We recently undertook a review of our smart beta equity allocation. The purpose of this allocation is to generate superior risk adjusted returns over time relative to the benchmark by increasing exposure to the 5 key factors that drive share price performance: momentum, quality, minimum volatility, size and value. Previously this consisted of two strategies: a regional multifactor and global single factor strategy. As a result of this review, we recently reduced exposure to our regional multifactor strategy and initiated a new position in ‘ESG’ which is an acronym used to describe companies with exposure to environmental, societal and good corporate governance standards. We did so via the MSCI World SRI index which provides exposure to companies with high ESG scores and excludes companies whose products have negative social or environmental impact. The net effect is to increase our exposure to the quality factor and reduce beta to the broader market.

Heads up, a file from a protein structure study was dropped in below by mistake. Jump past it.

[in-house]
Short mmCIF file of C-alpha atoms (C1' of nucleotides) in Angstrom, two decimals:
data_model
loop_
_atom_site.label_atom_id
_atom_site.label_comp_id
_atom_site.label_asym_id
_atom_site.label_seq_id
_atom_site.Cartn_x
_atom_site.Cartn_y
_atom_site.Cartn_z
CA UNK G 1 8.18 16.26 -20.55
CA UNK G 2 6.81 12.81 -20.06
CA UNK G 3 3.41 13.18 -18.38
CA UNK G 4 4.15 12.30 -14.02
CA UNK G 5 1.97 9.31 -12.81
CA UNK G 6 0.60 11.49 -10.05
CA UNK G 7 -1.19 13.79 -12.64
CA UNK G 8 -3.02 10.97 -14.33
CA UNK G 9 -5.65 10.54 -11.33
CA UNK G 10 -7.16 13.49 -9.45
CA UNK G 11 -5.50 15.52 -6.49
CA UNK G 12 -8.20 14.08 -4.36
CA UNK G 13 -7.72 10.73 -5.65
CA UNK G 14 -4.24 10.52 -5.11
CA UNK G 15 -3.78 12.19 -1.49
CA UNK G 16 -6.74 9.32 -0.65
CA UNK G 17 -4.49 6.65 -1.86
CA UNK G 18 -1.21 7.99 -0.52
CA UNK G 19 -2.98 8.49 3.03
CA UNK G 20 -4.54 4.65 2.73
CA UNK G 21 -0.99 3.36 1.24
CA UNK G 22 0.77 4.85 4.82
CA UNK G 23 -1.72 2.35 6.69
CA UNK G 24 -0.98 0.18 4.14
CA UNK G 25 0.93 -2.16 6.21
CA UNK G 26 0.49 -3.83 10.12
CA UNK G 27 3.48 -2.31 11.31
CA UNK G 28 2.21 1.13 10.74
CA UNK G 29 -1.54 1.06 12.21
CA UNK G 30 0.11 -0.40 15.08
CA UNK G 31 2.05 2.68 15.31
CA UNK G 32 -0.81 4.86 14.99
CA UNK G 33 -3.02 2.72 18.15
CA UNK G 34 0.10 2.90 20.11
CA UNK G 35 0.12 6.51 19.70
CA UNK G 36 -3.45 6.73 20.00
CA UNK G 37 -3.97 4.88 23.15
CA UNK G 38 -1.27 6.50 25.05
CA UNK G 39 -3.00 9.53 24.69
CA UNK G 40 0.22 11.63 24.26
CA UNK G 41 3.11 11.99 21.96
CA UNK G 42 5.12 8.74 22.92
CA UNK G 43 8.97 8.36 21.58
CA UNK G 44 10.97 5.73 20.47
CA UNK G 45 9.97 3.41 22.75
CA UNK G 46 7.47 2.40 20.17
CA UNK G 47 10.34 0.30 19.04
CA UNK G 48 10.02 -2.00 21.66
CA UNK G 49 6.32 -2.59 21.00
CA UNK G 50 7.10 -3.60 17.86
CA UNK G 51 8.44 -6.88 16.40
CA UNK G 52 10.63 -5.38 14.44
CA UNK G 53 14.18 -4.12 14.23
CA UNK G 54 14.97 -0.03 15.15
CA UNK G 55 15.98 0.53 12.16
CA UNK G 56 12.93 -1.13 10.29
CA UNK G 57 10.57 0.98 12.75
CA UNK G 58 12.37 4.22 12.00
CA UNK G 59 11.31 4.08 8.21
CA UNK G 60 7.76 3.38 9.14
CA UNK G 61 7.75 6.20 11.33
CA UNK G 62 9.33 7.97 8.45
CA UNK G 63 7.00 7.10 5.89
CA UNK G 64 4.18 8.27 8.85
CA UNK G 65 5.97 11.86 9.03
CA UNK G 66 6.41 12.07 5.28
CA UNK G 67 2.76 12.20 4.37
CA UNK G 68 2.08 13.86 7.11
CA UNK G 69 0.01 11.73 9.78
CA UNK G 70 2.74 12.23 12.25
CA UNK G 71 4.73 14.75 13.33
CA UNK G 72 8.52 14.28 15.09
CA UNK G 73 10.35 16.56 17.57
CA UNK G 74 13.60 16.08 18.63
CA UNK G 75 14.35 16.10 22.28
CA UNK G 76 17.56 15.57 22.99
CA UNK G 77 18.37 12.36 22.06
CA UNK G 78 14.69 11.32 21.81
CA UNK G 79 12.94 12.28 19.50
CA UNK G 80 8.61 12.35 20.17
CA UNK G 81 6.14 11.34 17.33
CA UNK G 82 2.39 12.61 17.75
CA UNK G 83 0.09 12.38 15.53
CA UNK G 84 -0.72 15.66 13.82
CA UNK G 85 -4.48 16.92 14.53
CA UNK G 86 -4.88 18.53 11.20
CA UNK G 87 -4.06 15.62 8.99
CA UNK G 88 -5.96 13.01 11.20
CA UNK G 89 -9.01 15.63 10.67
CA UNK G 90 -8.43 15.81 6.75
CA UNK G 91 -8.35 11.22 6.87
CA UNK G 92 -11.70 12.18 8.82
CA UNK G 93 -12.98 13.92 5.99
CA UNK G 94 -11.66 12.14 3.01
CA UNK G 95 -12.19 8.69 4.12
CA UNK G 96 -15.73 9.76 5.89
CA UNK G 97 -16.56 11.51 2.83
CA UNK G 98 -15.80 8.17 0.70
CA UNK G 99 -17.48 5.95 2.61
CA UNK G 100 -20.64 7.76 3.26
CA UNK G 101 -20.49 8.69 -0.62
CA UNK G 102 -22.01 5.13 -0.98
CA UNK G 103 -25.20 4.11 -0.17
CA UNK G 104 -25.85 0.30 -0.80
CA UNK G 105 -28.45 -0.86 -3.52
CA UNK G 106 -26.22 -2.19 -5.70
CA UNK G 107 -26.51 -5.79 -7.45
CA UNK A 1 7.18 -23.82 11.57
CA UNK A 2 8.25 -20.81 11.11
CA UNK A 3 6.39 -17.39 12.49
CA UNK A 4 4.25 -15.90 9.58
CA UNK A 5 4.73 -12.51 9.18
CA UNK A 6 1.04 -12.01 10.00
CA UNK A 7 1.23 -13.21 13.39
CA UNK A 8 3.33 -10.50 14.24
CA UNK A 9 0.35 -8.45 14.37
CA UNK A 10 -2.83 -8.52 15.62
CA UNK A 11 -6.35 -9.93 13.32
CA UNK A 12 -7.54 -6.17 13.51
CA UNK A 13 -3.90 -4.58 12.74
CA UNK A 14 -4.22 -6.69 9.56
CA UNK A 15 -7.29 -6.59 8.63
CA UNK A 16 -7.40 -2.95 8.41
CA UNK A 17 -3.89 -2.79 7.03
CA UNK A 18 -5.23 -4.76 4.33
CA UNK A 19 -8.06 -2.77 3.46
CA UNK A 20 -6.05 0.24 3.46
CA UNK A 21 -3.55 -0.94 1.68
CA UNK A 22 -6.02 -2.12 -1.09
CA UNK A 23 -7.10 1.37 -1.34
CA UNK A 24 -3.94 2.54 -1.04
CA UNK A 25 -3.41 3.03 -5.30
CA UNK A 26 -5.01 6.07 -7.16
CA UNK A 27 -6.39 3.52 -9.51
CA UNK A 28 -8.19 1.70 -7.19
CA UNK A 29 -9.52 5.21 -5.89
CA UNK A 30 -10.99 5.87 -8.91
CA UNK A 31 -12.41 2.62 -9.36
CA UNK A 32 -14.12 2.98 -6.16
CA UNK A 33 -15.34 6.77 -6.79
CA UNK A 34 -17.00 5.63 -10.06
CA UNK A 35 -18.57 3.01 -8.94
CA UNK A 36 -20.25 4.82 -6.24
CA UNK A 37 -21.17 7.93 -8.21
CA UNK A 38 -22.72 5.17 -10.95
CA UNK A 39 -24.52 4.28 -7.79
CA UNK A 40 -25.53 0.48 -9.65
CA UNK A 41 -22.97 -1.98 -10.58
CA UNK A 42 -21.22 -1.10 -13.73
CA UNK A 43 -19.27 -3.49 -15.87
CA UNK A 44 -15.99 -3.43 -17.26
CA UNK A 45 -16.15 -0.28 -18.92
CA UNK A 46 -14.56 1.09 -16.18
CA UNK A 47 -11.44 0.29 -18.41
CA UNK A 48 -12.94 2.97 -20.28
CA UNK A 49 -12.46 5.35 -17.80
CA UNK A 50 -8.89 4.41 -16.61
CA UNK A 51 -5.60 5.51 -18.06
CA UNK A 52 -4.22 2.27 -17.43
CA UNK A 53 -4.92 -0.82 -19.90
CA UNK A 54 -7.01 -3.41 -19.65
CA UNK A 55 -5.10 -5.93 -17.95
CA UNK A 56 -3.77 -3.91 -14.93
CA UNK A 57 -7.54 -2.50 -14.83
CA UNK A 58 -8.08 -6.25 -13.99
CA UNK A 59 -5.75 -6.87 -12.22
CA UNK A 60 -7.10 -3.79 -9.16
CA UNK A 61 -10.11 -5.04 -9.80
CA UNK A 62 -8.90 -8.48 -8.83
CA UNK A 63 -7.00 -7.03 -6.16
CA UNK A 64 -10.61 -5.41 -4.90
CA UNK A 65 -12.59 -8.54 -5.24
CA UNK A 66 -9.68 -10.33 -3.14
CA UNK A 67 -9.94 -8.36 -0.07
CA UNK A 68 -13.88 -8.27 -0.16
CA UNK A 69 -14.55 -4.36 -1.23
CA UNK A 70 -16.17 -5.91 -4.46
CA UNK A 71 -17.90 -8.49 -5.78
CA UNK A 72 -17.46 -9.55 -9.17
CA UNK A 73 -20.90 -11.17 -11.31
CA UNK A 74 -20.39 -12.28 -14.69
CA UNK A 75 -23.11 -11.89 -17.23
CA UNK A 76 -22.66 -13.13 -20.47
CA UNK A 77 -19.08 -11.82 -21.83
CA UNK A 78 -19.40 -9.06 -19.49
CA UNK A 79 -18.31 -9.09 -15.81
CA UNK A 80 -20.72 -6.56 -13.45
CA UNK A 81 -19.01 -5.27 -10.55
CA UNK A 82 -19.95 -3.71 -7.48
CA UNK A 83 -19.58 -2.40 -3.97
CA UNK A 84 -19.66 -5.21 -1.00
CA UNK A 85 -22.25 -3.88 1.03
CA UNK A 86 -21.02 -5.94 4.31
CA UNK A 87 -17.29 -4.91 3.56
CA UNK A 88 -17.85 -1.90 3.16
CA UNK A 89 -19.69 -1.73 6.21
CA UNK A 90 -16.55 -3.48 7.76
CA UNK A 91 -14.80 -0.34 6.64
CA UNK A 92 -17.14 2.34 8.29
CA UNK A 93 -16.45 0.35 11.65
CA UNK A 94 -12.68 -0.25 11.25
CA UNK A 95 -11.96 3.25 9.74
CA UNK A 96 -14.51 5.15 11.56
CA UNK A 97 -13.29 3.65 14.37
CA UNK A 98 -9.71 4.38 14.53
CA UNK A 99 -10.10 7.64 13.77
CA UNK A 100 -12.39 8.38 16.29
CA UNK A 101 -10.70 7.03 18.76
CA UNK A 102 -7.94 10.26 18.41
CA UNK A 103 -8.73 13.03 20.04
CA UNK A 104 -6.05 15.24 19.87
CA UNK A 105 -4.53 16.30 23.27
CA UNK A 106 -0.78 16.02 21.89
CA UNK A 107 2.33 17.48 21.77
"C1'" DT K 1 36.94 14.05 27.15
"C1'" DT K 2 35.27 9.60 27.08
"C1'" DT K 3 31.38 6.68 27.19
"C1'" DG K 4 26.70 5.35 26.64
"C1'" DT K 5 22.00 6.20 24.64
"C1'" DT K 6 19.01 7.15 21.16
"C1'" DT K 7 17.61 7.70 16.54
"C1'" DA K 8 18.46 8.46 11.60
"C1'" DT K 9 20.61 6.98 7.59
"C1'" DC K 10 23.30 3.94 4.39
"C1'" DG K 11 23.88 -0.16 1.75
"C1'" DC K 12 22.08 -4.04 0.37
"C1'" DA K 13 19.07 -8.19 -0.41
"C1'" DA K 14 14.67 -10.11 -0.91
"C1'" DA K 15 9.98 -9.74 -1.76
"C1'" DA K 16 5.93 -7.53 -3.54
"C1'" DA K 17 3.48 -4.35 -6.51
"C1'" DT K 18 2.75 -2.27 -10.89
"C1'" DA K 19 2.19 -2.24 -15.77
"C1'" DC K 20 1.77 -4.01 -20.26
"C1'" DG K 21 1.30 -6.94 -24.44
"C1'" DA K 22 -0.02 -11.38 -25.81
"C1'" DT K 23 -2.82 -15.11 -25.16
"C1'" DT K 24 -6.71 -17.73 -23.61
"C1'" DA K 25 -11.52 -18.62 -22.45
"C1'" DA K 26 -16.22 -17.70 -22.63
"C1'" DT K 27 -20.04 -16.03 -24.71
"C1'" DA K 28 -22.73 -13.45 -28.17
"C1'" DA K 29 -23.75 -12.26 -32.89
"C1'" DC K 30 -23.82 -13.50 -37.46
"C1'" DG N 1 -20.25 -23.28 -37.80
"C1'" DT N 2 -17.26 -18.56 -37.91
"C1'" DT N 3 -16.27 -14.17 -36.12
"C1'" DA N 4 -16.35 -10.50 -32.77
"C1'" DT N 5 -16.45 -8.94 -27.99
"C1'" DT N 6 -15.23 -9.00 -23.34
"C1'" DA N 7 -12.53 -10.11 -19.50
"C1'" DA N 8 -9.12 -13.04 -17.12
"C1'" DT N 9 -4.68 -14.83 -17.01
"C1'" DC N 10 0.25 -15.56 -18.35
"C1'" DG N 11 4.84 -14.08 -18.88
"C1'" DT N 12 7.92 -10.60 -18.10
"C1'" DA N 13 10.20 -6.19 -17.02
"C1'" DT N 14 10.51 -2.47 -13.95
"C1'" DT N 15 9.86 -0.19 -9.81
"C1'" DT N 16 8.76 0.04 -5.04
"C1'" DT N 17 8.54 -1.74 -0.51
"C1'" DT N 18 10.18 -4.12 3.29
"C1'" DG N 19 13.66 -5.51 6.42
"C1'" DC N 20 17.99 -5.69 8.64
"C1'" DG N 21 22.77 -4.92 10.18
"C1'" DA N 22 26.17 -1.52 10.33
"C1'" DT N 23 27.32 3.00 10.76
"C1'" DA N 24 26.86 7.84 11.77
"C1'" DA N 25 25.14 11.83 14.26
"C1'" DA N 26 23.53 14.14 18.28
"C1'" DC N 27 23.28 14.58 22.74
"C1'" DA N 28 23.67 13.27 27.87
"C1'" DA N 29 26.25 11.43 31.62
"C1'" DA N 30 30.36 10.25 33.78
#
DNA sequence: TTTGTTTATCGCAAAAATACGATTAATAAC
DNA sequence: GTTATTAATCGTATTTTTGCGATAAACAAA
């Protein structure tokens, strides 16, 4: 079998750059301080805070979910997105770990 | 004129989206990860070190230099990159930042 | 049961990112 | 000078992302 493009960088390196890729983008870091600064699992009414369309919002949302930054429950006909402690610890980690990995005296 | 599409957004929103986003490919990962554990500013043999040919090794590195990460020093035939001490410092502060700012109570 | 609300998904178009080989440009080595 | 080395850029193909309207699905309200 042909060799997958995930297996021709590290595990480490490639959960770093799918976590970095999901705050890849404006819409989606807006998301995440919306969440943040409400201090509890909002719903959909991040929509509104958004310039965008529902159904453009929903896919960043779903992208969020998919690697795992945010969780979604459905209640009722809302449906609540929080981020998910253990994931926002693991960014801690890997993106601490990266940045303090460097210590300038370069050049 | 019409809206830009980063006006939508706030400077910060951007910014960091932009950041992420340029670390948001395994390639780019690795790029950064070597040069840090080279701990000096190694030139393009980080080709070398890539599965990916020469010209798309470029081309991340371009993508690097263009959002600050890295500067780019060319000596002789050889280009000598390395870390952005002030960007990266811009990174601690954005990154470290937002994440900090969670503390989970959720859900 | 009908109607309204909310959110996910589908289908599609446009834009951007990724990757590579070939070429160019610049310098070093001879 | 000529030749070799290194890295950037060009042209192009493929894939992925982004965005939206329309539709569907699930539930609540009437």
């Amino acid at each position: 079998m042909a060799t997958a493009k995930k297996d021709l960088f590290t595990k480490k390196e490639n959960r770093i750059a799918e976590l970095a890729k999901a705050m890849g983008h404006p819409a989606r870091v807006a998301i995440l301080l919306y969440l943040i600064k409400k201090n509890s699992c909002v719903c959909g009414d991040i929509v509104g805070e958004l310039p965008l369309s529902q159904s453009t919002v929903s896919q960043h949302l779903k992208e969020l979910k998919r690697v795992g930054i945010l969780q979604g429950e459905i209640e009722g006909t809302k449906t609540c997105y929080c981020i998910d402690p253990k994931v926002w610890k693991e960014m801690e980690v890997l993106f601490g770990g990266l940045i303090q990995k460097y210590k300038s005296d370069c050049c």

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We have written extensively on the benefits of ESG in the past. In the interest of space I won’t re-visit that now but you can familiarise yourself in more detail here and here. However, ESG tends to outperform traditional market capitalisation weighted indices over the longer term, and particularly during shorter periods of risk aversion as highlighted in grey below. There are also additional benefits from overlaying traditional factors with ESG. To that extent, ESG’s inclusion within our core equity allocation is both positive and timely.

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This investment Blog is published and provided for informational purposes only. The information in the Blog constitutes the author’s own opinions. None of the information contained in the Blog constitutes a recommendation that any particular investment strategy is suitable for any specific person. Source of data: Bloomberg, Tavistock Wealth Limited unless otherwise stated.